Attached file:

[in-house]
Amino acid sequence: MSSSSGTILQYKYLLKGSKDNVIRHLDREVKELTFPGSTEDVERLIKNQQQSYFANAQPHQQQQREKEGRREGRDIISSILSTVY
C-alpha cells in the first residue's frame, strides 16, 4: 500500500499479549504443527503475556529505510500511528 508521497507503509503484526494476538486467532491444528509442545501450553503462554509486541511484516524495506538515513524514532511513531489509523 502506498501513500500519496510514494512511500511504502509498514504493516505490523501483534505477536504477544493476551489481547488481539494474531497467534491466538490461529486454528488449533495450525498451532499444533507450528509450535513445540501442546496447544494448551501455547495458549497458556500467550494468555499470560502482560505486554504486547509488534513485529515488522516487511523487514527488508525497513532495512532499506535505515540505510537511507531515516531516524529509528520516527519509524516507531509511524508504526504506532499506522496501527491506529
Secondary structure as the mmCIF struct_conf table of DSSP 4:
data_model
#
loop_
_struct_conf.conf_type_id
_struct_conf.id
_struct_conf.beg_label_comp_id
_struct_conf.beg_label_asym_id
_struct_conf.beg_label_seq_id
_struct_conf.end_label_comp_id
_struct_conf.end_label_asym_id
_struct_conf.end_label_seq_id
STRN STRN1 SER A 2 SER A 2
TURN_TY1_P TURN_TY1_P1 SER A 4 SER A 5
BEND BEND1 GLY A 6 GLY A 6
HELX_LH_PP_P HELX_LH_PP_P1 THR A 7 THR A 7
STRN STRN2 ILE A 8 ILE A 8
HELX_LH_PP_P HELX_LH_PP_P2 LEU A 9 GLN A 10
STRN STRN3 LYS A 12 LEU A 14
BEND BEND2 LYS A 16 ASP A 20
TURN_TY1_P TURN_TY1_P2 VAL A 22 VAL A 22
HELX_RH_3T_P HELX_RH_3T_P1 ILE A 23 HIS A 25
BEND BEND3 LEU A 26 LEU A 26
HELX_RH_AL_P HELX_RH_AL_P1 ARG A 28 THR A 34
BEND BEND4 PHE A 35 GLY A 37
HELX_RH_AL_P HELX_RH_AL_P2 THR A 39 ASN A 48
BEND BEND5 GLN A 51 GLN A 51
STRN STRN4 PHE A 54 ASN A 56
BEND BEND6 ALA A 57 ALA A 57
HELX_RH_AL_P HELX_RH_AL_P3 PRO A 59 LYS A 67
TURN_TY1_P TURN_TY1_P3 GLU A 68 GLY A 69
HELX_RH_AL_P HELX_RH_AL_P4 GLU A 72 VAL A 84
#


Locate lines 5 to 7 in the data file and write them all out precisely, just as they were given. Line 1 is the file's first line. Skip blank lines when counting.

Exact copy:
data_model
#
loop_